Treatments in the Pipeline

CURE, Spring 2012, Volume 11, Issue 1

The latest in cancer prevention, diagnosis and treatment.

The Food and Drug Administration (FDA) approved Erivedge (vismodegib), on Jan. 30 for patients with locally advanced basal cell carcinoma (BCC) that can’t be treated with surgery or radiation; and for metastatic BCC, making Erivedge the first drug approved by the FDA for metastatic BCC. In another first, Erivedge is the only drug approved that works by inhibiting the Hedgehog pathway, which is involved in controlling cancer cell division and is active in most BCCs. The drug is a pill taken once a day.

The approval is based on a multicenter trial with 96 patients. Of those with metastatic BCC, 30 percent had partial tumor shrinkage, and of those with locally advanced BCC, 43 percent had partial or complete tumor shrinkage.

Side effects include nausea, fatigue, hair loss, diarrhea, taste changes and weight loss. Some serious side effects may occur, so a boxed warning will be included on the drug package alerting physicians to the potential risks of death or birth defects for an unborn baby.

For details, visit erivedge.com or call 888-249-4918.

On Jan. 27, the FDA approved Inlyta (axitinib) for patients with advanced renal cell carcinoma (kidney cancer) who haven’t responded to previous treatment.

Inlyta targets the vascular endothelial growth factor (VEGF) pathway, which is important to the development of new blood vessels in tumors, helping tumors grow.

The approval follows a 723-patient trial in which patients on Inlyta had a median progression-free survival of 6.7 months compared with 4.7 months on standard treatment, Nexavar (sorafenib).

Inlyta is a pill taken twice daily. Side effects include diarrhea, fatigue, high blood pressure, decreased appetite and nausea. Because it can cause high blood pressure, individuals with this condition should have it controlled before taking Inlyta. Also, sometimes serious bleeding problems can occur, so patients with untreated brain tumors or gastrointestinal bleeding should not take Inlyta.

For details, visit inlyta.com or call 877-744-5675.

For those who receive intravenous Velcade (bortezomib) injections for multiple myeloma or mantle cell lymphoma, there is now a new way to administer the drug. On Jan. 23, the FDA approved Velcade for subcutaneous (under the skin) injections.

The new method of administration results in fewer side effects, especially damage to the peripheral nerves, which leads to peripheral neuropathy (sensations of pain, numbness or tingling). In a company-sponsored trial, patients experienced less peripheral neuropathy when they had injections under the skin, 38 percent compared with 53 percent for intravenous injections.

The FDA OK’d expanded usage of Gleevec (imatinib) on Jan. 31 for treating gastrointestinal stromal tumors (GIST).

Label updates includes information from a large study that showed patients who took Gleevec for three years had better overall survival (92 percent after five years) compared with those who took Gleevec for one year (82 percent at the five-year mark).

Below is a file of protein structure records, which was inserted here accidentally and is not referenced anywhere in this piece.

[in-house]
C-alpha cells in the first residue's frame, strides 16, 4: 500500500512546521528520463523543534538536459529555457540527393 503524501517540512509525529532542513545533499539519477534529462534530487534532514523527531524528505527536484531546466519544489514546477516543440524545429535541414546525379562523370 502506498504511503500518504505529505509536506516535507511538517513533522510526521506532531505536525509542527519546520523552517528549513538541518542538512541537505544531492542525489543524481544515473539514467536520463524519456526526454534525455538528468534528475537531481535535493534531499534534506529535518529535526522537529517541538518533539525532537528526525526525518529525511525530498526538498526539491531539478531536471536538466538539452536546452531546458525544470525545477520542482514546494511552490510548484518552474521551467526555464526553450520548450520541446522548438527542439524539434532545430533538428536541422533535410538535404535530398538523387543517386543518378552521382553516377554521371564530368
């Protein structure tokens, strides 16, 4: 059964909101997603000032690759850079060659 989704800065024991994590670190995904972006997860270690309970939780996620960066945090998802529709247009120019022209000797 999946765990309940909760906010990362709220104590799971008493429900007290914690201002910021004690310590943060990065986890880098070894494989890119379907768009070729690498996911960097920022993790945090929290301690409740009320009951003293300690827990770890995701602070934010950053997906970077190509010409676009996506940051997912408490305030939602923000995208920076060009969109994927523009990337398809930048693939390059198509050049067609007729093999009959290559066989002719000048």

Initially, Gleevec received accelerated approval for advanced or unresectable GIST, and was then approved for adjuvant therapy after surgical removal of GIST.

Also, Gleevec received approval for patients with surgically removed CD117-positive GIST.

Due to two more cases of progressive multifocal leukoencephalopathy (PML), a new boxed warning has been added to the label of the lymphoma drug Adcetris (brentuximab vedotin). PML is a rare but serious infection that damages nerves in the brain and can be lifethreatening.

A warning against using Adcetris with bleomycin due to increased risk of lung toxicity was also added to the label.

Pixantrone was pulled from the FDA approval pipeline in January. The FDA rejected the drug in 2010, but the drug’s manufacturer appealed and resubmitted it for approval as a treatment for non-Hodgkin lymphoma patients who no longer responded to other therapies. An FDA advisory meeting was set for Feb. 9, with a possible approval in April, but the manufacturer pulled the application to allow the company more time to prepare for the review. It plans to resubmit later this year.

On Jan. 17, the FDA approved Voraxaze (glucarpidase) for patients with toxic levels of methotrexate in their blood after kidney damage.

Methotrexate is used to treat many cancers, in combination or alone, and is normally passed from the body through the kidneys. However, high doses can cause kidney damage, raising the level of the drug in the system. Voraxaze breaks down methotrexate so it can then be eliminated from the body.

Side effects include low blood pressure, headache, nausea and vomiting.

On the pain front, another form of fentanyl received FDA approval for breakthrough cancer pain on Jan. 4. Breakthrough cancer pain is a pain flare that “breaks through” even when the patient is already taking pain relief medication. Subsys is an under-the-tongue spray approved for patients who are tolerant to opioid medications used for persistent pain.

Side effects are similar to other forms of fentanyl and include vomiting, nausea and constipation.